Malaysia Airlines announced today that they will be discontinuing their service to Los Angeles as of April 30, 2014:
“The factors contributing to this negative situation today include over capacity and competition resulting in lower yields, high cost of operating the B777 aircraft, and pressure from continued increases in fuel costs. These are adding further pressure to the expenses of Malaysia Airlines group, which we are continuously evaluating,” he said.
MAS said it would focus on Asia where the demand outlook is strong, fuelled by a growing middle class and increased global and intra-regional trade.
I can’t say I’m surprised. I would guess the issue isn’t really over capacity or the operating cost, per se, but the fact that Malaysia had a totally uncompetitive product and I assume that contributed to horrible premium cabin yields.
It’s one thing if they were the only airline flying nonstop between Kuala Lumpur and the US, though their service was one-stop as it is, with a stop at Tokyo Narita. Previously it stopped in Taipei, though in 2012 they began routing it through Tokyo Narita instead, which I assume made the route at least in theory a bit more sustainable (since the longhaul flight became ~1,500 miles shorter, meaning they didn’t have to sacrifice cargo for fuel as much).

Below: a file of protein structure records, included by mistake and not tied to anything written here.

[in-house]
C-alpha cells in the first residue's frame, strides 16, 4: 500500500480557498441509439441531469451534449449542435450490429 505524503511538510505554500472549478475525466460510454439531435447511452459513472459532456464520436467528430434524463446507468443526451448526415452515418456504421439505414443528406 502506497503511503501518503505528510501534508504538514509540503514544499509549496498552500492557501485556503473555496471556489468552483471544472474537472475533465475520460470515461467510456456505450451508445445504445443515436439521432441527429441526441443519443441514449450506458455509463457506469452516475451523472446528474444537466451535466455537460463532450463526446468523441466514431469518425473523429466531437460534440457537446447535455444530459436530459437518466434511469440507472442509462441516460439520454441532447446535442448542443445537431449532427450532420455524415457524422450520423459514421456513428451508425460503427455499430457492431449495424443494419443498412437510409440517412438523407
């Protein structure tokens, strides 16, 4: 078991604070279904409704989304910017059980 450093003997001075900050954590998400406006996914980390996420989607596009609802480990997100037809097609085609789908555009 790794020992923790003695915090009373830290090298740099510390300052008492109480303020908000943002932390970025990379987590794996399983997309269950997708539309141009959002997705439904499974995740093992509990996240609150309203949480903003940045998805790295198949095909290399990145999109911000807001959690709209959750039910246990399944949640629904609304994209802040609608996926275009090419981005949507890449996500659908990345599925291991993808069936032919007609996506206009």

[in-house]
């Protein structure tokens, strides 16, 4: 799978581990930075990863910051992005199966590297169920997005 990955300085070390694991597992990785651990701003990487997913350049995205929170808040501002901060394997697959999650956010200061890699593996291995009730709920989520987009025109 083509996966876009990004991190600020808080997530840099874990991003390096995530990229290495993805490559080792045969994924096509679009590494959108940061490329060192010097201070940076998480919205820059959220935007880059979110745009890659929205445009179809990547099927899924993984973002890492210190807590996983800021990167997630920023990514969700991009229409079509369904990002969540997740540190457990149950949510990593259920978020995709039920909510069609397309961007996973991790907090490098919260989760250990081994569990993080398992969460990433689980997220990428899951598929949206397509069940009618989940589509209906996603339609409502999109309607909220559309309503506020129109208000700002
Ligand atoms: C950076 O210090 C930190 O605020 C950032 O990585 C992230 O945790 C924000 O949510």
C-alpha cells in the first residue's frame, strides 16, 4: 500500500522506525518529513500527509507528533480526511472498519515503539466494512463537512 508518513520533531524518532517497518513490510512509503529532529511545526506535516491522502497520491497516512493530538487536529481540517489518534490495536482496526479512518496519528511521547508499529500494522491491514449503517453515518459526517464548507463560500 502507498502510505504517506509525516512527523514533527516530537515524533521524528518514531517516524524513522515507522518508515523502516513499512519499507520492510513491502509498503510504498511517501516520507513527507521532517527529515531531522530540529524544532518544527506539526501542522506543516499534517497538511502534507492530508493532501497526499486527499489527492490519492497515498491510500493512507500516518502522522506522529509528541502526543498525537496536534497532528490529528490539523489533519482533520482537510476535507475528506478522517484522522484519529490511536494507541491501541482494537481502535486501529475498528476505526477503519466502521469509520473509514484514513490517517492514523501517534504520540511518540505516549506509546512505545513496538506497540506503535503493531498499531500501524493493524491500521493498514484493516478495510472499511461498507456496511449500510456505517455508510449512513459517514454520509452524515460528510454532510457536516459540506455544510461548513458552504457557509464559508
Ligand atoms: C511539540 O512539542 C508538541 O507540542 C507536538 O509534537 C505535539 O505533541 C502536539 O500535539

So while it was the same aircraft the whole way through, the actual travel time wasn’t really any shorter than flying Cathay Pacific, for example, which offers a fully flat business class product with reverse herringbone seats.
Award space on the route was generally good, as they usually released two business class seats every day the flight is operated, so in a way I’m sad to see the route disappear.
While Malaysia’s A380s are quite nice, unfortunately the only longhaul destinations they fly them to are London and Paris.
Oh well. Can’t win if you don’t (really) try, Malaysia Airlines…
(Tip of the hat to David)